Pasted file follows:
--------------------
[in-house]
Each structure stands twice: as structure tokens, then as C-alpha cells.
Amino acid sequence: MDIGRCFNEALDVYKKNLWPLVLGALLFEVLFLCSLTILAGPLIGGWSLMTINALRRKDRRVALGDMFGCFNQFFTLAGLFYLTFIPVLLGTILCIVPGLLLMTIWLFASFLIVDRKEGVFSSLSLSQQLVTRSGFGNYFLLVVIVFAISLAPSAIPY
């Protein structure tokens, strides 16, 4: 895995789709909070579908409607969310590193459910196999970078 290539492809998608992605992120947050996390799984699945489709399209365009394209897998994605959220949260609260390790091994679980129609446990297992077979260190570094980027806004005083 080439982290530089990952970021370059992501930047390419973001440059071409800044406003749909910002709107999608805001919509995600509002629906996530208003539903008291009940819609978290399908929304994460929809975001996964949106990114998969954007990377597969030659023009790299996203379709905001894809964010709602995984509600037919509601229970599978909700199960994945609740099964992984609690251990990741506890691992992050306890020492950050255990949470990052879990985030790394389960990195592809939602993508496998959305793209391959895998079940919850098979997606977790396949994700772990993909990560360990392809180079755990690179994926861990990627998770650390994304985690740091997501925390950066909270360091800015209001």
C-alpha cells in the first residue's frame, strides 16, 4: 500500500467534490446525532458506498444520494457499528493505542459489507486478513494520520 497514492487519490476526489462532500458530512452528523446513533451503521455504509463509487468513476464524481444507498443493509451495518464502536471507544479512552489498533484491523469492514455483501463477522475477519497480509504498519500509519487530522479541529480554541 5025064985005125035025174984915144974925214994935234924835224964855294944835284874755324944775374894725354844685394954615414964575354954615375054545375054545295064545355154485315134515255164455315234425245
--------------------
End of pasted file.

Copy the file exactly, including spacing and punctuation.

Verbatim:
[in-house]
Each structure stands twice: as structure tokens, then as C-alpha cells.
Amino acid sequence: MDIGRCFNEALDVYKKNLWPLVLGALLFEVLFLCSLTILAGPLIGGWSLMTINALRRKDRRVALGDMFGCFNQFFTLAGLFYLTFIPVLLGTILCIVPGLLLMTIWLFASFLIVDRKEGVFSSLSLSQQLVTRSGFGNYFLLVVIVFAISLAPSAIPY
């Protein structure tokens, strides 16, 4: 895995789709909070579908409607969310590193459910196999970078 290539492809998608992605992120947050996390799984699945489709399209365009394209897998994605959220949260609260390790091994679980129609446990297992077979260190570094980027806004005083 080439982290530089990952970021370059992501930047390419973001440059071409800044406003749909910002709107999608805001919509995600509002629906996530208003539903008291009940819609978290399908929304994460929809975001996964949106990114998969954007990377597969030659023009790299996203379709905001894809964010709602995984509600037919509601229970599978909700199960994945609740099964992984609690251990990741506890691992992050306890020492950050255990949470990052879990985030790394389960990195592809939602993508496998959305793209391959895998079940919850098979997606977790396949994700772990993909990560360990392809180079755990690179994926861990990627998770650390994304985690740091997501925390950066909270360091800015209001």
C-alpha cells in the first residue's frame, strides 16, 4: 500500500467534490446525532458506498444520494457499528493505542459489507486478513494520520 497514492487519490476526489462532500458530512452528523446513533451503521455504509463509487468513476464524481444507498443493509451495518464502536471507544479512552489498533484491523469492514455483501463477522475477519497480509504498519500509519487530522479541529480554541 5025064985005125035025174984915144974925214994935234924835224964855294944835284874755324944775374894725354844685394954615414964575354954615375054545375054545295064545355154485315134515255164455315234425245